He began doing forest work with the North Carolina Geological Survey at 19 years old as
Assistant to the State Geologist in Charge of Timber Investigations. It was the summer of 1891, between his last year of college at UNC Chapel Hill and the Masters Degree he soon got at Cornell University. After getting mountain, Piedmont, and coastal forest work on a good early footing up to 1897, he began doing contract work with the USDA Division of Forestry the following year. One of the projects the Division assisted with was the study of loblolly pine in North Carolina. This eventually lead to a 1915 NCGES bulletin on the subject, which remains one of his most important Dendrological texts.
Ashe's involvement as a Special Agent under contract with USDA proceeded through the Bureau of Forestry. He also did some contract work with the early US Forest Service that went beyond North Carolina (1905-09). Perhaps his most significant field work with the Bureau and USGS was alongside H. B. Ayers in the southern Appalachians in 1900-01. Their work was published three times, in 1902, 1905, and 1911. It played a significant role in efforts to push for passage of an Act of Congress that would give permission to buy national forest lands from private owners in the east. Ashe later worked with USDA and USGS in the Potomac River Basin in Virginia, envisioning in 1906-07 a rough assemblage of public lands from southern Pennsylvania, though the central Appalachians, and further south.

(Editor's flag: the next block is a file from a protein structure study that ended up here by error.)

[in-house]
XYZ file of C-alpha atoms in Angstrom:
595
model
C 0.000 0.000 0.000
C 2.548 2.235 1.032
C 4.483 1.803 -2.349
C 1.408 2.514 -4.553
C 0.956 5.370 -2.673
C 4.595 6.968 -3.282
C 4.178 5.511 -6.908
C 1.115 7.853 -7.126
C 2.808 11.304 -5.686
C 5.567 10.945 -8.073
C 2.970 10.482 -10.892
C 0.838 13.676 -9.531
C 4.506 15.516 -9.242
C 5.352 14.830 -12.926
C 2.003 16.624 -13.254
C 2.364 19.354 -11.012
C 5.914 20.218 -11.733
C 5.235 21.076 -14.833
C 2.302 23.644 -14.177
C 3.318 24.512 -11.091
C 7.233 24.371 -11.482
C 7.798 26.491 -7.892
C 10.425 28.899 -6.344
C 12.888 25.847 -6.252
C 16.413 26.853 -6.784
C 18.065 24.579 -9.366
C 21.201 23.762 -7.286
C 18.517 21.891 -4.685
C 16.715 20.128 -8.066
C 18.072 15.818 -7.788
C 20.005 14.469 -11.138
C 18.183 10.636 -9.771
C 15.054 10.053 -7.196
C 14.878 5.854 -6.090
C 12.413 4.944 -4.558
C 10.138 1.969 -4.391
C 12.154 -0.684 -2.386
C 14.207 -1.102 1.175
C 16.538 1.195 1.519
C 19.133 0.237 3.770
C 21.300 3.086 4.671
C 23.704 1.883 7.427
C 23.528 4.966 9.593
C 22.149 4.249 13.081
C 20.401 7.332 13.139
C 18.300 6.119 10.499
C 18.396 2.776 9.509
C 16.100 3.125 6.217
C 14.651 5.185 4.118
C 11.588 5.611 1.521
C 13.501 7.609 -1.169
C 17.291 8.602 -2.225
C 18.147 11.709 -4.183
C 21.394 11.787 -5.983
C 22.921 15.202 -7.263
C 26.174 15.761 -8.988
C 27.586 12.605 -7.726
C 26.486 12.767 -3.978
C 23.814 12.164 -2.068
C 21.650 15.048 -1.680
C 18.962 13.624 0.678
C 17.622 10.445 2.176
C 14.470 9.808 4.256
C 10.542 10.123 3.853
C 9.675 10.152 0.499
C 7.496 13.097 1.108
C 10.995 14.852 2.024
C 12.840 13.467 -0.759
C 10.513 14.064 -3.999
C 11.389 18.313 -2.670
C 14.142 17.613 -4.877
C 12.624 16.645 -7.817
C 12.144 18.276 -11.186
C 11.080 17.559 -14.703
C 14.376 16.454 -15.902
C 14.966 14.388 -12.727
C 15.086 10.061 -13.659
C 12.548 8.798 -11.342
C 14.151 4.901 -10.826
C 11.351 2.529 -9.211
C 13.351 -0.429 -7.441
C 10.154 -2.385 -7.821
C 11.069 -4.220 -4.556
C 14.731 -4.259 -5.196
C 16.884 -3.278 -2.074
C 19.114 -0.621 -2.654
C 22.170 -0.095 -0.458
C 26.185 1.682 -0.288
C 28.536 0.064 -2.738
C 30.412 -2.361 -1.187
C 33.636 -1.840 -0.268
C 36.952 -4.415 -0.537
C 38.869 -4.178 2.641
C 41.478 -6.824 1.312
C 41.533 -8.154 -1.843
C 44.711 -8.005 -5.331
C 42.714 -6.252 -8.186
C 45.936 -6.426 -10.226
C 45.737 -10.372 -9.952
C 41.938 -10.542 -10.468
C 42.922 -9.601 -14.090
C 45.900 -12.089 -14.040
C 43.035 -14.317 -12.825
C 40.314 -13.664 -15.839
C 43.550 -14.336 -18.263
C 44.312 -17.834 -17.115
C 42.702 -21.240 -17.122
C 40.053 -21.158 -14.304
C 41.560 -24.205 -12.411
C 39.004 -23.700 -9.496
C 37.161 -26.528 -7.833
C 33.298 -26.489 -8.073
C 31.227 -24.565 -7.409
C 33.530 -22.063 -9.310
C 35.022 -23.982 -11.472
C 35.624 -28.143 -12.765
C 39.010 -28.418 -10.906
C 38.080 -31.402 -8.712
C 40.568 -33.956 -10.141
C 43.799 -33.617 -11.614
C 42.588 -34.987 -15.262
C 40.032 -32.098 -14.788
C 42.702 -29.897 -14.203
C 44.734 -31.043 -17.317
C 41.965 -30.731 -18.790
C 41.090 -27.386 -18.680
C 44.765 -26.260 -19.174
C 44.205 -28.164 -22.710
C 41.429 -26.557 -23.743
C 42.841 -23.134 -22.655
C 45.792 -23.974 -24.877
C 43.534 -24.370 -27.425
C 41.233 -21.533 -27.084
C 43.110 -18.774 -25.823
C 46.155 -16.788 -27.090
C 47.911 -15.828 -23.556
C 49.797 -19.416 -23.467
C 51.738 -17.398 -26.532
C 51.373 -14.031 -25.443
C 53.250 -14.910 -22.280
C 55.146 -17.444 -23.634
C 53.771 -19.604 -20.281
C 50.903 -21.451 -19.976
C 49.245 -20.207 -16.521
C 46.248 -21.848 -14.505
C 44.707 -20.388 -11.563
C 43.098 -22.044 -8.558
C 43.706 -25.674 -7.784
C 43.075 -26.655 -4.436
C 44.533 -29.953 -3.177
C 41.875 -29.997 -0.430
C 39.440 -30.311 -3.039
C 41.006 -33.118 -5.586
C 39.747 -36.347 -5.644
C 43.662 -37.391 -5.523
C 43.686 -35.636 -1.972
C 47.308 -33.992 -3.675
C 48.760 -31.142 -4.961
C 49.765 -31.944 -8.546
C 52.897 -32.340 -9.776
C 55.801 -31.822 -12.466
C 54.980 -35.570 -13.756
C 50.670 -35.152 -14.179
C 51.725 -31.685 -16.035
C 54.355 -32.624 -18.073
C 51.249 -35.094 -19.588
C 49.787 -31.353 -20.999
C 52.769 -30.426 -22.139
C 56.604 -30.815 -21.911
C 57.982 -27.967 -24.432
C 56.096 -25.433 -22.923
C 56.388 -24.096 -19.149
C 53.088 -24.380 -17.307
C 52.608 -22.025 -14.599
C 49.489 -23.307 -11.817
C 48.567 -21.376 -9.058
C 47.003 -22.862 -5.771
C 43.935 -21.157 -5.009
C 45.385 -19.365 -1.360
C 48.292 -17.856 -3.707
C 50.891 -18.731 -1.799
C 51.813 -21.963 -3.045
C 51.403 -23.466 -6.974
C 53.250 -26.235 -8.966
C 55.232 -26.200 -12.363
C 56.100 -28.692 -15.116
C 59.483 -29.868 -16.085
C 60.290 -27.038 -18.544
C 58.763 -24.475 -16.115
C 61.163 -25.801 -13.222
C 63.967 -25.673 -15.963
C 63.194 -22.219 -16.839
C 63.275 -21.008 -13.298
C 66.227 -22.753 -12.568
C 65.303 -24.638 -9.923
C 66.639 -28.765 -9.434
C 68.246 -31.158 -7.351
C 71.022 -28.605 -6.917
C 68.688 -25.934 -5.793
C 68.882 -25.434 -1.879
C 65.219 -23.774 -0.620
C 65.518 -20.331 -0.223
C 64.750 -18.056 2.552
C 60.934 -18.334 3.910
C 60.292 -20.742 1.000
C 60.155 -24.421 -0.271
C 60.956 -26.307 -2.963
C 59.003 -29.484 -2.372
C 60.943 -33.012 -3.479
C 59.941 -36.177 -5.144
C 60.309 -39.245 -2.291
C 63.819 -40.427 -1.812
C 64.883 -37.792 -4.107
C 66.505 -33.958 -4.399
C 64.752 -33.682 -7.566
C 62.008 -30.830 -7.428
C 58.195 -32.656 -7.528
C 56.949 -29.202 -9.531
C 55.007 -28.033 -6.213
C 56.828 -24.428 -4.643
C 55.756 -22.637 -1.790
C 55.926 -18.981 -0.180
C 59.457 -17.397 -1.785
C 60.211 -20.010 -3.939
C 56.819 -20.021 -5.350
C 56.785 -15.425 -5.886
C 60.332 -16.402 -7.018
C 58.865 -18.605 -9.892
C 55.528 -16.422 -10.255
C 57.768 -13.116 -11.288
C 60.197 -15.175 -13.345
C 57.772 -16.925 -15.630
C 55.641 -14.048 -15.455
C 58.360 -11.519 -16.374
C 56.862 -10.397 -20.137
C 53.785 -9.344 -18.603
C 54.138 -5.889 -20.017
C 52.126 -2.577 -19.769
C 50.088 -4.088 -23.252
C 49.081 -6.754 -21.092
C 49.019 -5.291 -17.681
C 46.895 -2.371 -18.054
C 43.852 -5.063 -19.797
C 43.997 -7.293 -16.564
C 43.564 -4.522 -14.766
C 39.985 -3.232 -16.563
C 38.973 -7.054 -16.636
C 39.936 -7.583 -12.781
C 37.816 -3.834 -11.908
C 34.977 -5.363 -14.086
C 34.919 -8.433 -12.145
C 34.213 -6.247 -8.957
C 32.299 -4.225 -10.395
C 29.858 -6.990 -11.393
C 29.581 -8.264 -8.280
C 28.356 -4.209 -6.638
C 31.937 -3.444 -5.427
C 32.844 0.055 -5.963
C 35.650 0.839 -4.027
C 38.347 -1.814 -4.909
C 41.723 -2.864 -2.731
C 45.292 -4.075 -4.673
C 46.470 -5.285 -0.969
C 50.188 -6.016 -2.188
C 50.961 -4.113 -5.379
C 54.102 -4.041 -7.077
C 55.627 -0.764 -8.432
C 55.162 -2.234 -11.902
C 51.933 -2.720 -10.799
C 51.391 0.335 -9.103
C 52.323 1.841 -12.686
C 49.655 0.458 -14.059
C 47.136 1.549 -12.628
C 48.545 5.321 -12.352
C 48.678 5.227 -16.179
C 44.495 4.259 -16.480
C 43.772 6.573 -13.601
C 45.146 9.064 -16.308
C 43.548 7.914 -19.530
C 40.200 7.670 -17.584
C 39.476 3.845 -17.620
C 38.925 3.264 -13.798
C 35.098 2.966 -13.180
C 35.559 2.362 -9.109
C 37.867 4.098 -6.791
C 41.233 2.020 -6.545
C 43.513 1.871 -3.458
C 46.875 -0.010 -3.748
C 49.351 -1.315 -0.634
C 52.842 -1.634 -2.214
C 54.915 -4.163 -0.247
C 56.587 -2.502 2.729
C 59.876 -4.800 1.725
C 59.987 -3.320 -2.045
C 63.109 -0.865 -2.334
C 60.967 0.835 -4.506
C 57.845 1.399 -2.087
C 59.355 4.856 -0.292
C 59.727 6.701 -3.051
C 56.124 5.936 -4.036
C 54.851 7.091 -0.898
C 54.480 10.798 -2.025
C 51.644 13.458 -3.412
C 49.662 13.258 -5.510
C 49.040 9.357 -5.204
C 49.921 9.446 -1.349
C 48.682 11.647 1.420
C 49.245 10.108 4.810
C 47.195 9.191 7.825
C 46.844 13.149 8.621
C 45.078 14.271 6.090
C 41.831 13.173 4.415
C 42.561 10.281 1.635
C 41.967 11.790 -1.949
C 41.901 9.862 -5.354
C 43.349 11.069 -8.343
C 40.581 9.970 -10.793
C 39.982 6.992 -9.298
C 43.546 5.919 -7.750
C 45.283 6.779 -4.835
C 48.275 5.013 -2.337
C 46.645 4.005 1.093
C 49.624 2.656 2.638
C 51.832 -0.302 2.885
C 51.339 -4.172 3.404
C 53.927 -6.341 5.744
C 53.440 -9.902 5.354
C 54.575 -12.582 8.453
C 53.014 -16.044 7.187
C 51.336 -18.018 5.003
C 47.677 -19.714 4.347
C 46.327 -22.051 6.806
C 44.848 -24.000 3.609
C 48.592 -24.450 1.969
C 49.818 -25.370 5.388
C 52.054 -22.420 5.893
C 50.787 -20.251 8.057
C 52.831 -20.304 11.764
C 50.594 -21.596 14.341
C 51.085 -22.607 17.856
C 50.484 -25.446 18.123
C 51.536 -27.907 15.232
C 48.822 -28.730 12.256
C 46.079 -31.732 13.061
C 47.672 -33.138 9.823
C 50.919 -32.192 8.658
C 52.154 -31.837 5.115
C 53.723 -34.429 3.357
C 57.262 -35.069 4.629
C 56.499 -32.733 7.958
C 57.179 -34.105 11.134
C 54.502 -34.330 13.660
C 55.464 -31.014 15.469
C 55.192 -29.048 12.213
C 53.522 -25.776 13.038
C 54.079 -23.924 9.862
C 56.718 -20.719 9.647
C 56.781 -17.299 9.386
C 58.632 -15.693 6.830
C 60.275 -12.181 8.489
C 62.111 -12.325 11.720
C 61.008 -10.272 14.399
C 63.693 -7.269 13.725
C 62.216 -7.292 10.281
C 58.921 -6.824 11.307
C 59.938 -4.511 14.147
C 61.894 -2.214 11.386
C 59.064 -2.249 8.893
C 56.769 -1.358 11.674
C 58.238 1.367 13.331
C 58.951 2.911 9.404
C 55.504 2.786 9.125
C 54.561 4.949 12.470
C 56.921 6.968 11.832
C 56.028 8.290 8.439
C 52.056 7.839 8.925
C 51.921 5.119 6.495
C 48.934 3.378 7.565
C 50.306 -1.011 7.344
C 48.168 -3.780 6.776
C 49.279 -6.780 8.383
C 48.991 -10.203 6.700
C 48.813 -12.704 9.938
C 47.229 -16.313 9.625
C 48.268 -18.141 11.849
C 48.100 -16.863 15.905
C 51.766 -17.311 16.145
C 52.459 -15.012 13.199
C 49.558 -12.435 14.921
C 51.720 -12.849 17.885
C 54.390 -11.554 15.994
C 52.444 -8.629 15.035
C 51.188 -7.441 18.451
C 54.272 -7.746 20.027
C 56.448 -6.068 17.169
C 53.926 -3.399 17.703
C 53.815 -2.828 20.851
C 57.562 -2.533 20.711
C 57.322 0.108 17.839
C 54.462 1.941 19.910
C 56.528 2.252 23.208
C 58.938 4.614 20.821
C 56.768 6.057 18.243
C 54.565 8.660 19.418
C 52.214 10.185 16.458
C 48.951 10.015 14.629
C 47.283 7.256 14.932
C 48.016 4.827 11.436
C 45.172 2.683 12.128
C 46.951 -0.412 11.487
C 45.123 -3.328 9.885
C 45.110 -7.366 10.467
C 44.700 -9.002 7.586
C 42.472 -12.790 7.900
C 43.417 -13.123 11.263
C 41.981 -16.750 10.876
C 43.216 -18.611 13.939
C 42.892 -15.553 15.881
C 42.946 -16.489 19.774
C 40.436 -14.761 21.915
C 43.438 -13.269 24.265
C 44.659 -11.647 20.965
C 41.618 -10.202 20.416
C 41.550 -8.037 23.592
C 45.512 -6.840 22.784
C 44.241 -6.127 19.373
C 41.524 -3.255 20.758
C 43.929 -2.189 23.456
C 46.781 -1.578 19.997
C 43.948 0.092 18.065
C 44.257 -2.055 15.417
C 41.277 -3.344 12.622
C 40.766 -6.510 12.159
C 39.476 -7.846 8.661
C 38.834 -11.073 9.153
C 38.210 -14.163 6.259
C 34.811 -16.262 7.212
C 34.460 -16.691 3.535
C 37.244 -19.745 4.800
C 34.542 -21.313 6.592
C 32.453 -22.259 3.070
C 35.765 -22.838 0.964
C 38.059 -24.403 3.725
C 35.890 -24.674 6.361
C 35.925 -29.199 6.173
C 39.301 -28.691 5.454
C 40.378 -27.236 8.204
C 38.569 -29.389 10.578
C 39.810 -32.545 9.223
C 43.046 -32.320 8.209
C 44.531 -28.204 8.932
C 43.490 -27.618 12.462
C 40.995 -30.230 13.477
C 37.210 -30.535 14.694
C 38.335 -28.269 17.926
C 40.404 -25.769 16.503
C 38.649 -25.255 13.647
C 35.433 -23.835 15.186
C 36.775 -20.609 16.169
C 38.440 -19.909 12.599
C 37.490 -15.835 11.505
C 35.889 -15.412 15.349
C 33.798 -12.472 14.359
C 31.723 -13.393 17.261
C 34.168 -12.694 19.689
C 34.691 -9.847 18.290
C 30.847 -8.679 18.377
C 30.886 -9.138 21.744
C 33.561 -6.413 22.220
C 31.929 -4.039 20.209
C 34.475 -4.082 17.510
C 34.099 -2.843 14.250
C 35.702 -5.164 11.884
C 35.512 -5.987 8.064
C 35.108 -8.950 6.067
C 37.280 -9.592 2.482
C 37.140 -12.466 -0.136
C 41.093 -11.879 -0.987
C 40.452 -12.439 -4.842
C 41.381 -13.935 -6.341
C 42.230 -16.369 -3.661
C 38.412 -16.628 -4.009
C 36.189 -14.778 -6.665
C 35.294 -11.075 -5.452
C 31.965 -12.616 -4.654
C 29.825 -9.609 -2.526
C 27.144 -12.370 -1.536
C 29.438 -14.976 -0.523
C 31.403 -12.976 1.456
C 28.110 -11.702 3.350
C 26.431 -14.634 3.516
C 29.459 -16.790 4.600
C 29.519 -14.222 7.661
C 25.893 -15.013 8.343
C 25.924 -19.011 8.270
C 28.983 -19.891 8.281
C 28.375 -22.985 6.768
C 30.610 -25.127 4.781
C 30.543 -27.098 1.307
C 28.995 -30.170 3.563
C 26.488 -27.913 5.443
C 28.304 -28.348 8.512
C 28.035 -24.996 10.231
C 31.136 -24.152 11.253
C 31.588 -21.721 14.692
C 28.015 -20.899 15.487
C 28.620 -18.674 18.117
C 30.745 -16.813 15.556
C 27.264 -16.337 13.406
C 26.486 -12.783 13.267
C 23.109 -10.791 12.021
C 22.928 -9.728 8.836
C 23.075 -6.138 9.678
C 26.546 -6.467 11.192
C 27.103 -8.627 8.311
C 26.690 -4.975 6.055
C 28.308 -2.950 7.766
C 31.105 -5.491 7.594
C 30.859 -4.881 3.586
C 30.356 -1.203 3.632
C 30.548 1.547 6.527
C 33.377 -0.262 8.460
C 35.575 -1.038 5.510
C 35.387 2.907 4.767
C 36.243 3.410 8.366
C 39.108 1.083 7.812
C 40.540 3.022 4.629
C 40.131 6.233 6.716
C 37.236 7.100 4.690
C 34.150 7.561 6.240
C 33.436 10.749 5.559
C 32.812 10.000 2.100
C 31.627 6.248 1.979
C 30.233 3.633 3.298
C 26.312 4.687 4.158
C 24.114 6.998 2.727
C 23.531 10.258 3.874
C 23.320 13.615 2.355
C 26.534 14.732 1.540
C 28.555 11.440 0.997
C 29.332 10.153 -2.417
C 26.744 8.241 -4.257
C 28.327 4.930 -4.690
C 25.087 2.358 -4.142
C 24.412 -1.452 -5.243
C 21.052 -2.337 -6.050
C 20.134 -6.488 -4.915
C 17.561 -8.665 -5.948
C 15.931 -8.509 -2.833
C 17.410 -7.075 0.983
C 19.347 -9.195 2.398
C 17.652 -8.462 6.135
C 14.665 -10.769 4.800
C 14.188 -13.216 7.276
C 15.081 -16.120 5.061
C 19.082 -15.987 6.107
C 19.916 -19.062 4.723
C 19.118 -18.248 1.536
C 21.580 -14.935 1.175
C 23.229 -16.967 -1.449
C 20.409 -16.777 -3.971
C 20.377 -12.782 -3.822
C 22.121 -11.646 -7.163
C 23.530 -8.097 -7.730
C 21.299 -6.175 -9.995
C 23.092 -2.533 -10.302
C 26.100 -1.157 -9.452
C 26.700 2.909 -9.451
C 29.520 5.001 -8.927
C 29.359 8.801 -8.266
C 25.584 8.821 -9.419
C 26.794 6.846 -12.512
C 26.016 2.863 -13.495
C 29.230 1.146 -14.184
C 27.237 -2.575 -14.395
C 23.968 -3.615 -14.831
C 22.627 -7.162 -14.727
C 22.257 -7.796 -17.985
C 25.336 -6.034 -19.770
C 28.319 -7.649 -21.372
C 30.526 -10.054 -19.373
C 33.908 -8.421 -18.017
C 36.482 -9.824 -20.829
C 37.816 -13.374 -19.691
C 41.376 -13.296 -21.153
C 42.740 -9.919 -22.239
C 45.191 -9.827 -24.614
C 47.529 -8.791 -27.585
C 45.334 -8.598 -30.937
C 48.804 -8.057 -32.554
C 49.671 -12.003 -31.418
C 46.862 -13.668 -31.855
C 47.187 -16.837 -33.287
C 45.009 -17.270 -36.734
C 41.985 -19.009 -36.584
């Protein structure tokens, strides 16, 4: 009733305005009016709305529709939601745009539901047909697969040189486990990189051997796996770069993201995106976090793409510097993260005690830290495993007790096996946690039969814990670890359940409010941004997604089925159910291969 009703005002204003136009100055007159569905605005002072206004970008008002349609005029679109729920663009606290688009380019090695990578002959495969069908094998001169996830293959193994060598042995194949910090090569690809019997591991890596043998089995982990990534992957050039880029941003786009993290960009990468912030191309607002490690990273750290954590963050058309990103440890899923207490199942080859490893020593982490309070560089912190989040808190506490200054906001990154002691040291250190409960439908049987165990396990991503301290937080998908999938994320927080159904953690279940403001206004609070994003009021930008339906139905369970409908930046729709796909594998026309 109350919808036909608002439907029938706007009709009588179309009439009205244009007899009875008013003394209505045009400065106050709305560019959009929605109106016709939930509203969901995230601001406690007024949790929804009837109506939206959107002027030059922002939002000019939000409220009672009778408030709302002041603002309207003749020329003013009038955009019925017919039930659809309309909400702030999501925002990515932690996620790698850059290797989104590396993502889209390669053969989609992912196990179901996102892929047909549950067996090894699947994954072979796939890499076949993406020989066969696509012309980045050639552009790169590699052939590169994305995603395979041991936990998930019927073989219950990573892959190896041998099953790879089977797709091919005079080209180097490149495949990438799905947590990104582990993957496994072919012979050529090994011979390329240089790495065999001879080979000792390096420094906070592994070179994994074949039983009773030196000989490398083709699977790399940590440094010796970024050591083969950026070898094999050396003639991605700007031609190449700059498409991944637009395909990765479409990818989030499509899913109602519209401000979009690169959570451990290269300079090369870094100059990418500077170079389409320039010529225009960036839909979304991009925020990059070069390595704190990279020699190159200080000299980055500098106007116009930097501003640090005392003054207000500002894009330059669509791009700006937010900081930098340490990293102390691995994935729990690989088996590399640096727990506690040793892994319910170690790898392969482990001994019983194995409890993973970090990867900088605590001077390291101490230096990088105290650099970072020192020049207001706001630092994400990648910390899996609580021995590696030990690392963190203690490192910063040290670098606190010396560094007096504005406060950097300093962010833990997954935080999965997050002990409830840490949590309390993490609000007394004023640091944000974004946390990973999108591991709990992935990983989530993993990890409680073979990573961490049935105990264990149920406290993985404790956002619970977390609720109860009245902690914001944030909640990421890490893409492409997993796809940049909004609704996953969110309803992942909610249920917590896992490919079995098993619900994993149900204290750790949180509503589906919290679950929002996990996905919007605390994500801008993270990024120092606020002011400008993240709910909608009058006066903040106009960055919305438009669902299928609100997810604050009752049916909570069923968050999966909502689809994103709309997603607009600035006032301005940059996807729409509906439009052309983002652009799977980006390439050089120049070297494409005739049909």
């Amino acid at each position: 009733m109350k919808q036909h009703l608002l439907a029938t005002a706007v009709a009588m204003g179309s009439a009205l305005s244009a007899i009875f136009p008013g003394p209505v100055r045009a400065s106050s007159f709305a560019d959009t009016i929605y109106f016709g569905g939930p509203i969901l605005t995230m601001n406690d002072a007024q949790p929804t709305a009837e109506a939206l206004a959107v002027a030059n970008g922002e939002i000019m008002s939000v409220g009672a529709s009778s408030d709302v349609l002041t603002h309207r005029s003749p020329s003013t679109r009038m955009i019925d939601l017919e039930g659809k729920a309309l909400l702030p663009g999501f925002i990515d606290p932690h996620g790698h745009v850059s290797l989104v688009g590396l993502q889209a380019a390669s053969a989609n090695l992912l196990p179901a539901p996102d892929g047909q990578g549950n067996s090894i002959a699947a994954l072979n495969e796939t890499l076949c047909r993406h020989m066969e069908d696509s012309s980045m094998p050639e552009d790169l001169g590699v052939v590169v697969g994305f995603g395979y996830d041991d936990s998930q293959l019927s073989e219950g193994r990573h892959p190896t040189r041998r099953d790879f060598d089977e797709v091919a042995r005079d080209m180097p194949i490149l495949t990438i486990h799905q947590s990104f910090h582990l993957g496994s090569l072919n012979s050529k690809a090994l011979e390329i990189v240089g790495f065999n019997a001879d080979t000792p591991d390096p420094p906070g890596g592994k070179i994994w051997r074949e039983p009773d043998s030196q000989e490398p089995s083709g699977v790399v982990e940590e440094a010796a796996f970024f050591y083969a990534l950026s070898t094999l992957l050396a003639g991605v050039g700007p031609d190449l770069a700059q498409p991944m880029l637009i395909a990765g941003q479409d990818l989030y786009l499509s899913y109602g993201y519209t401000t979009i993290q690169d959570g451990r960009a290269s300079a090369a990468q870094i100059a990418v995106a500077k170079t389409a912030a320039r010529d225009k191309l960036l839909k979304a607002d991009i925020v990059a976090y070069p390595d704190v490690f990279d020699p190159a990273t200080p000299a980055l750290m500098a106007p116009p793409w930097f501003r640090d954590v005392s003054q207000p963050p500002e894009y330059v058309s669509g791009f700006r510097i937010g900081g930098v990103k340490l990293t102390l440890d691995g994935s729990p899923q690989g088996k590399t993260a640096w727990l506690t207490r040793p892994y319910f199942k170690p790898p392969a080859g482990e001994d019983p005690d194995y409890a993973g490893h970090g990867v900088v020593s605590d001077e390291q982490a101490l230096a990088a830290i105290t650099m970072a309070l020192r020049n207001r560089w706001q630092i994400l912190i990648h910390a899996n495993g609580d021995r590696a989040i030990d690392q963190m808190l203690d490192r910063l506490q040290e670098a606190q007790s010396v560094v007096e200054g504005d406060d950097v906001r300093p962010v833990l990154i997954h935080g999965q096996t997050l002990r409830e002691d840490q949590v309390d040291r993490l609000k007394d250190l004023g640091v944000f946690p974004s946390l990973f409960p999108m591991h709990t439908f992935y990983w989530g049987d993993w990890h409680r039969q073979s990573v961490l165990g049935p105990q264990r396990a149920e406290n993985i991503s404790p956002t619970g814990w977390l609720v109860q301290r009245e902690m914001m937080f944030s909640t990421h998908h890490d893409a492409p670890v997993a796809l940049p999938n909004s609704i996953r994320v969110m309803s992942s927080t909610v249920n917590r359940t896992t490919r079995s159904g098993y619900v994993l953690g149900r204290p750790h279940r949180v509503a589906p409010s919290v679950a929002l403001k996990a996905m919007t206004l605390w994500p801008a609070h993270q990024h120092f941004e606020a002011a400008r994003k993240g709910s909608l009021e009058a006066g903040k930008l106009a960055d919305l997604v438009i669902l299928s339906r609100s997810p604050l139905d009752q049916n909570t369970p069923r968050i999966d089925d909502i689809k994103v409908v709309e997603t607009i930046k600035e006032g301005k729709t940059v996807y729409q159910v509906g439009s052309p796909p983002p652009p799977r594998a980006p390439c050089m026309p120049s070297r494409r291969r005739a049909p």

One of the lesser known facts about Ashe's contributions to forestry is the role he played in helping to initiate state forestry in a number of southeastern states beyond North Carolina. In the early 1900s he did this work in Tennessee, Louisiana, South Carolina, Virginia, and Alabama. In this period he also made solid contributions to the Dendrology and physical characteristics of numerous commercial tree species by researching, writing, and co-authoring bulletins on white oak, chestnut oak, American chestnut, shortleaf pine, yellow poplar, and loblolly pine.
Ashe went full time with the US Forest Service in 1909, the same year Aldo Leopold started
working with the agency. He worked with the National Forest Reservation Commission from its start in 1911 until his death in March 1932. By 1928 he had worked his way up in the USFS to the position of Senior Forest Inspector for Region 7, which then covered the eastern U. S. excluding the Lake States. His involvement with the botany of trees persisted, as he served on the USFS Tree Name Committee from 1928 to 1932, and chaired it in the last two full years of his life. He was a successor to Charles Sargent and George Sudworth, both prominent scientists in this vein who passed away in 1927.